Just below that, she shares this English verse, which unsurprisingly I suppose caught my eye:
…. A faint shadow of uncertain light,
Such as a lamp whose life doth fade away,
Doth lend to her who walks in fear and sad affright.
That is the only English in the novel. I didn’t recognize the lines, and instantly also suspected they weren’t original. So of course I went searching…
Jackpot! I found that she may well have seen similar lines in British parliamentarian (and no fan of the French Revolution) Edmund Burke‘s (1730-1797) On the Sublime and Beautiful, which may – because of his stature – have been familiar to her, and had been published in 1756:
“A faint shadow of uncertain light,
Like as a lamp, whose life doth fade away;
Or as the moon clothed with cloudy night
Doth show to him who walks in fear and great affright.”
Both roofe, and floore, and wals were all of gold,
But ouergrowne with dust and old decay,
And hid in darkenesse, that none could behold
The hew thereof: for vew of chearefull day
Did neuer in that house it selfe display,
But a faint shadow of vncertain light;
Such as a lamp, whose life does fade away:
Or as the Moone cloathed with clowdy night,
Does shew to him, that walkes in feare and sad affright.
Are you still with me?
She had obviously altered them, and omitted the third line.
Interesting, too, notice in her version that she also altered the original “him” in Spenser’s poem to “her.”
In her novel, one of the minor characters is also an Englishman, whom she names… “Docteur Morris”:
John, à qui je puis me fier, la conduira chez le docteur Morris, chapelain de ma terre.
That is almost certainly meant to be Gouverneur Morris. Of course hidden messages and fictionalizations in novels are not new; they thrive on them. They have been in “fiction” forever.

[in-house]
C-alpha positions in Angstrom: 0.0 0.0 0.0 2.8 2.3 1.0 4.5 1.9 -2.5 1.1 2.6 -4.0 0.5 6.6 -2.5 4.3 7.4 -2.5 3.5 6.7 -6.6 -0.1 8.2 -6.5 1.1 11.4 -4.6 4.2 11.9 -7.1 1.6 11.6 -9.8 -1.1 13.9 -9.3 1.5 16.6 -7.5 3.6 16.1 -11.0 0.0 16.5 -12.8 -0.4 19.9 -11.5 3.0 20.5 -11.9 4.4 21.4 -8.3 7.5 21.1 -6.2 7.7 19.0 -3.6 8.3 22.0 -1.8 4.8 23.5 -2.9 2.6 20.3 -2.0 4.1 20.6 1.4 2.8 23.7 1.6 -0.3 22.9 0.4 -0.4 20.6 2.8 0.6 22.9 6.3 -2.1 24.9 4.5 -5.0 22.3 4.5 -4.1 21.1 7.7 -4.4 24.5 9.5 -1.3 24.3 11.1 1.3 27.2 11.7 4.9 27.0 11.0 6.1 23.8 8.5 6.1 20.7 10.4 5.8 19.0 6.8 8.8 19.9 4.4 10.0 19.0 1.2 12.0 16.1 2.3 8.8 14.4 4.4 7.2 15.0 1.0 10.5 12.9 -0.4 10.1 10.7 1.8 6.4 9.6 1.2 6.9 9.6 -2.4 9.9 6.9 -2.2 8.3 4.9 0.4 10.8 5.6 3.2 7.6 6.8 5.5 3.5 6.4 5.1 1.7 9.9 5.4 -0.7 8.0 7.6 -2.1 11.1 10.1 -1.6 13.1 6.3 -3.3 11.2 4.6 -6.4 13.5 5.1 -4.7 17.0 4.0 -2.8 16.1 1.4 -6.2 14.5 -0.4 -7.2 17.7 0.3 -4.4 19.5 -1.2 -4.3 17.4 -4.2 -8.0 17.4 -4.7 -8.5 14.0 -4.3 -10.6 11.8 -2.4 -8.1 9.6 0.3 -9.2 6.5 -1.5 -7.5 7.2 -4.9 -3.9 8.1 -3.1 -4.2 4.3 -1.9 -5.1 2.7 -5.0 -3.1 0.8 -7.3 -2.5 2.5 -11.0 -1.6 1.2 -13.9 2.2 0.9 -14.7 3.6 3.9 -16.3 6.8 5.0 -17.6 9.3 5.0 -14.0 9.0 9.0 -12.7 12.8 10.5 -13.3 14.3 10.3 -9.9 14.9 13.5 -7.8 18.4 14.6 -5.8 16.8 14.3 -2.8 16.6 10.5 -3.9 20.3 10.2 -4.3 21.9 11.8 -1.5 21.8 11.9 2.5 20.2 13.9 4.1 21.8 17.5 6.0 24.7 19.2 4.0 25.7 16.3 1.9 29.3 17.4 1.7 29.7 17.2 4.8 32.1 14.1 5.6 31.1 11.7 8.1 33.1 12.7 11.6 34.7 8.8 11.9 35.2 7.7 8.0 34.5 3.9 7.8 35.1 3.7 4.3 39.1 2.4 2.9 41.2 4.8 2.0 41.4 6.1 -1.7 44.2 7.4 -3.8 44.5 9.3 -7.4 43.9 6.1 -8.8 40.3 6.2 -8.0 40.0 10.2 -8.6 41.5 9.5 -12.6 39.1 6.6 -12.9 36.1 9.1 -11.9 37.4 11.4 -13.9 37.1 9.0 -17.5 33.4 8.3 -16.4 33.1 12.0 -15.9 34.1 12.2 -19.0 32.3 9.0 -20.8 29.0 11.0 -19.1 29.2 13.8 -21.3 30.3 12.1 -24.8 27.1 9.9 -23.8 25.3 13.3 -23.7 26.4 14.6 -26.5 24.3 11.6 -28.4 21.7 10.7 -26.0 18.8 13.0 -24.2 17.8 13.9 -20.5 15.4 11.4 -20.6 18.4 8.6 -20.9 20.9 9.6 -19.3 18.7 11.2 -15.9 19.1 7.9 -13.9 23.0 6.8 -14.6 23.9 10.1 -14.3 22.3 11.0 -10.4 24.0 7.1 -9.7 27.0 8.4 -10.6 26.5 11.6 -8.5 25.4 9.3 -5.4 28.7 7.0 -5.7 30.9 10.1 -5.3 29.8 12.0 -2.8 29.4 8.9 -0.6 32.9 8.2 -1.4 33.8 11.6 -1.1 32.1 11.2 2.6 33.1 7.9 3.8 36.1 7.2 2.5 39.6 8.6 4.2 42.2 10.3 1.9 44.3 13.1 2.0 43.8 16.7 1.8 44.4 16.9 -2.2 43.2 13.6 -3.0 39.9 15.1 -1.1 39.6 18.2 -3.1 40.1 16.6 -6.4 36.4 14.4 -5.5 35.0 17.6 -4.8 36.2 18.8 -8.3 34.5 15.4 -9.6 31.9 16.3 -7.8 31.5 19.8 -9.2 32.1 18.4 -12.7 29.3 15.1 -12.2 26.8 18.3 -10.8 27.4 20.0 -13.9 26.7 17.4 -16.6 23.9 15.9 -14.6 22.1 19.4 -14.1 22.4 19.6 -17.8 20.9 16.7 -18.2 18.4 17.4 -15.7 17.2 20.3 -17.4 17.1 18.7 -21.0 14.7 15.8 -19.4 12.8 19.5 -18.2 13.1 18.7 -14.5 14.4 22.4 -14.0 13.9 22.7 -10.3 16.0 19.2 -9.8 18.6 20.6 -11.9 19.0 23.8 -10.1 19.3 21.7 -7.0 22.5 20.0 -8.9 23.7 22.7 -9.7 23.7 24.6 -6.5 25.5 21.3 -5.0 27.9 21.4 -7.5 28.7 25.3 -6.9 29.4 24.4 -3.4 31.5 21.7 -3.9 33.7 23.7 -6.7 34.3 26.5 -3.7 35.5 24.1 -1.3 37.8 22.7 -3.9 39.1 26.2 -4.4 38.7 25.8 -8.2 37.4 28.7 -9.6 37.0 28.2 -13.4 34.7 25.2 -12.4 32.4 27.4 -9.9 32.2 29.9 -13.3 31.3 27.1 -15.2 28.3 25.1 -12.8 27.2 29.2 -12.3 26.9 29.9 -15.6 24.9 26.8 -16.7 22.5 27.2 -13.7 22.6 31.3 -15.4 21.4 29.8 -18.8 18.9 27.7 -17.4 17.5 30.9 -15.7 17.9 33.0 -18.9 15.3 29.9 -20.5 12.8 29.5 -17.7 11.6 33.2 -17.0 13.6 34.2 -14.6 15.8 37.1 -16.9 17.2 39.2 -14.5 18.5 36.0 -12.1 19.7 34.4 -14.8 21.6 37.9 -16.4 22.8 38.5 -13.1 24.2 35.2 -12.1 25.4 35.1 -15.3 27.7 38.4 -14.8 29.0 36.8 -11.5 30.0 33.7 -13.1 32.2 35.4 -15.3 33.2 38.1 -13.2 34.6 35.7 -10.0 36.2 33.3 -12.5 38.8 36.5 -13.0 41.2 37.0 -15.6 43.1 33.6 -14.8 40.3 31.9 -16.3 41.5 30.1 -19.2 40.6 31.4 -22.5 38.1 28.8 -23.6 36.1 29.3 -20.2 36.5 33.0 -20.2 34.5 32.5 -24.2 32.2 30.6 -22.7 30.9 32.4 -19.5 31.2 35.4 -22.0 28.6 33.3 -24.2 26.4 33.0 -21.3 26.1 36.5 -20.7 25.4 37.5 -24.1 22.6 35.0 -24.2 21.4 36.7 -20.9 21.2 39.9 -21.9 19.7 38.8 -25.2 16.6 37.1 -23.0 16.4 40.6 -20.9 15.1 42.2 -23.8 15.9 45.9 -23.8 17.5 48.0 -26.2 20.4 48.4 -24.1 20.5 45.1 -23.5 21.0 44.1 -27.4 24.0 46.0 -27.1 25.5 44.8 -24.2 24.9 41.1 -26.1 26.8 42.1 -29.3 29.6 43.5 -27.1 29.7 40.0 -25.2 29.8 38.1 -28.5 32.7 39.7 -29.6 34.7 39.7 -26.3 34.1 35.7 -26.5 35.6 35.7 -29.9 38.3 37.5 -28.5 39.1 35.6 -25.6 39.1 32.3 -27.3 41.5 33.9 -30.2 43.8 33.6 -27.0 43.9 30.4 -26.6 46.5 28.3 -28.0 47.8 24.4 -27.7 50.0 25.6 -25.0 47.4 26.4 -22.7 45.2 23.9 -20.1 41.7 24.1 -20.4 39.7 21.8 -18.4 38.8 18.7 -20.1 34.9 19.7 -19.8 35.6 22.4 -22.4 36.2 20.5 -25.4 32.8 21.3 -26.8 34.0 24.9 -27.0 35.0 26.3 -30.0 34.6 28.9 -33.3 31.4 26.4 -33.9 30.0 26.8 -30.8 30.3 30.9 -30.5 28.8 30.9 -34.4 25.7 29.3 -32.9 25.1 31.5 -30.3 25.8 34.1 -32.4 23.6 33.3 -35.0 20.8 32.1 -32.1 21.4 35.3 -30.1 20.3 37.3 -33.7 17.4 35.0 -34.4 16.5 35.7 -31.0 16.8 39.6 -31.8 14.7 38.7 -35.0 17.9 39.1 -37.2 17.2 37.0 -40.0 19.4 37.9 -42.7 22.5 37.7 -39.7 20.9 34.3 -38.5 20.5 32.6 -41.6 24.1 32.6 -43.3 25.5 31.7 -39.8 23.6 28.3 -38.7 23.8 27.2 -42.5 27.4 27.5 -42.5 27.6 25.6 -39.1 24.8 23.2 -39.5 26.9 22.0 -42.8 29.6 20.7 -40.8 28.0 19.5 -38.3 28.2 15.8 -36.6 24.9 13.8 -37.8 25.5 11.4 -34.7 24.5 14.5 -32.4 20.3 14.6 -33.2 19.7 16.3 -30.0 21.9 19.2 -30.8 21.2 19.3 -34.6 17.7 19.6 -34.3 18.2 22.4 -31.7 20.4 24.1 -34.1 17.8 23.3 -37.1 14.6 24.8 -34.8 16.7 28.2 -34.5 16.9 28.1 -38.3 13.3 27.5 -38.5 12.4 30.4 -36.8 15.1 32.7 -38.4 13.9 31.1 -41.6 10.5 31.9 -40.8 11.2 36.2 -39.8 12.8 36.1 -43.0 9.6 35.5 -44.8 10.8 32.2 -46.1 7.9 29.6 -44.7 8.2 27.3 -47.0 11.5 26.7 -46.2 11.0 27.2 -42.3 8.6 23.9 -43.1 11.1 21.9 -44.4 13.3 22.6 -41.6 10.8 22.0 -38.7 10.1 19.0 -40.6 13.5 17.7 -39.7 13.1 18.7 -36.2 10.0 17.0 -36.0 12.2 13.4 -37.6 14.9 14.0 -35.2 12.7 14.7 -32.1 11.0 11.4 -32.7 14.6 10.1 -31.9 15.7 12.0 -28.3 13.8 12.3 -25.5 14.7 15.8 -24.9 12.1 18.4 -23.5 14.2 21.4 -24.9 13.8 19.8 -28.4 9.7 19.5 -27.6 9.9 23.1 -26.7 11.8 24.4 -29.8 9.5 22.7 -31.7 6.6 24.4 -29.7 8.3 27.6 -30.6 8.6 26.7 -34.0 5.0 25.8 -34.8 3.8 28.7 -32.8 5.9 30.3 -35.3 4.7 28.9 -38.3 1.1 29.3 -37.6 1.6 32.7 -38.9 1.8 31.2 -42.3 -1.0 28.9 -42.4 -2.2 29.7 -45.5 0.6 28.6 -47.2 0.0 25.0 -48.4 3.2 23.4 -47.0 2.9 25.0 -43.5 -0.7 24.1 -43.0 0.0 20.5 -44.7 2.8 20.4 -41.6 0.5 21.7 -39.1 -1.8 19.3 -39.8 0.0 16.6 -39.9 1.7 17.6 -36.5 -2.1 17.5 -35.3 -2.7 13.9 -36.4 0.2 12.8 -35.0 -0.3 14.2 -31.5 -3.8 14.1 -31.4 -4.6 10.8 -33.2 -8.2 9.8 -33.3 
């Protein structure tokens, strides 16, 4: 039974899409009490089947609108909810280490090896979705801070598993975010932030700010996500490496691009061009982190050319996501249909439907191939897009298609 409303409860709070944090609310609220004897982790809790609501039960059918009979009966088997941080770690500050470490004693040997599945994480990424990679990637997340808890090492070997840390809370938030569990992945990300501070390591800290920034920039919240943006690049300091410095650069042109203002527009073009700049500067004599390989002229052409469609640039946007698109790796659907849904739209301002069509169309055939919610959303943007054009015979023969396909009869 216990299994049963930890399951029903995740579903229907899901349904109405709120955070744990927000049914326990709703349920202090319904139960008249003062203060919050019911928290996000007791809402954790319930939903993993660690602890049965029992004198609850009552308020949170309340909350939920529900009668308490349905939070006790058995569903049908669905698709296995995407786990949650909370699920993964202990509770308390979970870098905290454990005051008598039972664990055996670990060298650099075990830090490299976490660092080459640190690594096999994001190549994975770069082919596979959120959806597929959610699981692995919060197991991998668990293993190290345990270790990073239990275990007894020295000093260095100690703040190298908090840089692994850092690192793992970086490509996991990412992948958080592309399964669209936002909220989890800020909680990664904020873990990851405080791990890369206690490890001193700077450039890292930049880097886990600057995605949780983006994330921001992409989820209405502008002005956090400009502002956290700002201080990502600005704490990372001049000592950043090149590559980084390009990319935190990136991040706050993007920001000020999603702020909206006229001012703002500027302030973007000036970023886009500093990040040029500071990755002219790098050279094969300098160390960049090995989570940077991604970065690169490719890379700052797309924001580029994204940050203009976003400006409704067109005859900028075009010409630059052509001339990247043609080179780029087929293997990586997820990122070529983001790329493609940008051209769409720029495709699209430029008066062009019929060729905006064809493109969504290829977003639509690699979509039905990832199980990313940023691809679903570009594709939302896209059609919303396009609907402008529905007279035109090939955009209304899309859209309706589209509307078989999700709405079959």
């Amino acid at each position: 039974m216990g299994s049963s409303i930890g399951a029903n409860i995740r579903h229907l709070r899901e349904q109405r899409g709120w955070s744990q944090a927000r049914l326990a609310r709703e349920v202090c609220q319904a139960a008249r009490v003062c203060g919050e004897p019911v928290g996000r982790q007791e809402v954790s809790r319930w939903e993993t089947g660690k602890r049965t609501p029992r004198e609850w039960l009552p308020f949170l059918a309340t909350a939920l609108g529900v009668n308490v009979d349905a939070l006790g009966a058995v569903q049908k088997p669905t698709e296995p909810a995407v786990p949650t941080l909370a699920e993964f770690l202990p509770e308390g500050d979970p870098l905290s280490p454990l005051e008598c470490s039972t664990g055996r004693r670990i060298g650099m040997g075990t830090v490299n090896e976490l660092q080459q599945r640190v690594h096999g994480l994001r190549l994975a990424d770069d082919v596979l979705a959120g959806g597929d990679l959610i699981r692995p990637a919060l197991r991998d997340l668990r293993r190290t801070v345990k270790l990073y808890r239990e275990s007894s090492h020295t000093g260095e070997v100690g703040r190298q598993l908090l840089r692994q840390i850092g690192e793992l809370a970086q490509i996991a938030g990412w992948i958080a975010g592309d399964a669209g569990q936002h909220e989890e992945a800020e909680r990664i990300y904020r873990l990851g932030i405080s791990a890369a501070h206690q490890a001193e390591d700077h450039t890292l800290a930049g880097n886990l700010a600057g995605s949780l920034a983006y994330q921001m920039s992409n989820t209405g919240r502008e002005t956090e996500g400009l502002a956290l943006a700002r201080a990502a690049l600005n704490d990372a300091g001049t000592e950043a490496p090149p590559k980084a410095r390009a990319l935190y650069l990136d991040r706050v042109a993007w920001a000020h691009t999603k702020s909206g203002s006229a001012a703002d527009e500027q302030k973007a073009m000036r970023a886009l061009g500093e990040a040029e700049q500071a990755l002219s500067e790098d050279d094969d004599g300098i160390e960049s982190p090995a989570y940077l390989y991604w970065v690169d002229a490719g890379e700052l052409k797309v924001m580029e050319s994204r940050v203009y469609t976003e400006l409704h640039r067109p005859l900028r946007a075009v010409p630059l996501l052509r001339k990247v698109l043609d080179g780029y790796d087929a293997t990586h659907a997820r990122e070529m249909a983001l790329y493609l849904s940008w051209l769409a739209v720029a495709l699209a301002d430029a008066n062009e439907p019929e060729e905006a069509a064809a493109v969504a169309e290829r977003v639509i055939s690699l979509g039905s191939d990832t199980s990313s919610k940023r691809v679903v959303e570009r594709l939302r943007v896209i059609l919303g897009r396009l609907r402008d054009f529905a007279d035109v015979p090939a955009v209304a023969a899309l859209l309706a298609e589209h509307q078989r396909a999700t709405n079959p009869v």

I haven’t seen anything indicating if Morris was ever aware of what she had done. Regardless in 1794 he had far more important matters on his mind. He was in Paris, up to his eyeballs struggling daily trying to represent the new – and then relatively insignificant and militarily weak – republic of the United States of America in chaotic and murderous republican revolutionary France. (He himself saw a man murdered in the street just feet away. He was also present and witnessed the guillotining of former king Louis XVI.)
Although they did so only unpredictably, the only foreign government the French Jacobin revolutionaries really paid any attention to in terms of its opinion was that of France’s ally since 1778: the new United States. Morris appeared to have discovered that if he as the American ambassador discreetly asked Jacobin authorities about this or that arrested person, that the Jacobins then believed the government of the United States – especially President George Washington – was interested in that person’s life and treatment. During the Great Terror of 1793-94, “inquiries” he made may have helped keep some from death by the guillotine, most prominently possibly the Marquise de Lafayette.
After the Revolution had blown itself out and Napoleon seized power, Adélaïde-Emilie returned to France and in 1802 remarried – this time with a Portuguese noble only a couple of years older than herself. They met after, learning who she was, he had apparently voiced interest to mutual acquaintances about wanting to meet the author of Adèle de Sénange. (The book evidently floored him. Perhaps too even a bit social-media-ish, admiring her from a distance, but pre-social media, one could imagine his initial approach: “Madame, if I may be so forward, but I so adore your
There. A few things you may have just picked up on here that you never imagined reading about today! Have a good day, wherever you are. 🙂